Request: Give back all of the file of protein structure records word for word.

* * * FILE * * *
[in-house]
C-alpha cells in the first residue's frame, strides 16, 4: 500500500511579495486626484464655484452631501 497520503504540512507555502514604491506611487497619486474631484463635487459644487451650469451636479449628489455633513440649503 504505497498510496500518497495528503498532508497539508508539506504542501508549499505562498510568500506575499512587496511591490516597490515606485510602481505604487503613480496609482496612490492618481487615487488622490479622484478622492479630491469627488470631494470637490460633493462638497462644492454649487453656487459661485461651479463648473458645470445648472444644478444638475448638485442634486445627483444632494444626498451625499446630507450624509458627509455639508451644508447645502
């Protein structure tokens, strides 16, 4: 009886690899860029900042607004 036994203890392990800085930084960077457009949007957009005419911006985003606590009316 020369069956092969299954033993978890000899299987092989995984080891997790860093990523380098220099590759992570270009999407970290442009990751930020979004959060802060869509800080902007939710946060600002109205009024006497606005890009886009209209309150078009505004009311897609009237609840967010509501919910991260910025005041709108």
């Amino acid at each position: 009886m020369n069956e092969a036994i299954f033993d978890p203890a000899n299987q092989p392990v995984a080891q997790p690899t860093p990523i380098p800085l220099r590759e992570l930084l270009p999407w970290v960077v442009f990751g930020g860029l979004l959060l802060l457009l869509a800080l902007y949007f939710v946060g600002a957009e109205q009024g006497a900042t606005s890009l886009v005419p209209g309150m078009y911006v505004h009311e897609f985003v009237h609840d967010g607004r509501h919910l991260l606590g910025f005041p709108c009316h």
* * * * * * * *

[in-house]
C-alpha cells in the first residue's frame, strides 16, 4: 500500500511579495486626484464655484452631501 497520503504540512507555502514604491506611487497619486474631484463635487459644487451650469451636479449628489455633513440649503 504505497498510496500518497495528503498532508497539508508539506504542501508549499505562498510568500506575499512587496511591490516597490515606485510602481505604487503613480496609482496612490492618481487615487488622490479622484478622492479630491469627488470631494470637490460633493462638497462644492454649487453656487459661485461651479463648473458645470445648472444644478444638475448638485442634486445627483444632494444626498451625499446630507450624509458627509455639508451644508447645502
């Protein structure tokens, strides 16, 4: 009886690899860029900042607004 036994203890392990800085930084960077457009949007957009005419911006985003606590009316 020369069956092969299954033993978890000899299987092989995984080891997790860093990523380098220099590759992570270009999407970290442009990751930020979004959060802060869509800080902007939710946060600002109205009024006497606005890009886009209209309150078009505004009311897609009237609840967010509501919910991260910025005041709108």
């Amino acid at each position: 009886m020369n069956e092969a036994i299954f033993d978890p203890a000899n299987q092989p392990v995984a080891q997790p690899t860093p990523i380098p800085l220099r590759e992570l930084l270009p999407w970290v960077v442009f990751g930020g860029l979004l959060l802060l457009l869509a800080l902007y949007f939710v946060g600002a957009e109205q009024g006497a900042t606005s890009l886009v005419p209209g309150m078009y911006v505004h009311e897609f985003v009237h609840d967010g607004r509501h919910l991260l606590g910025f005041p709108c009316h």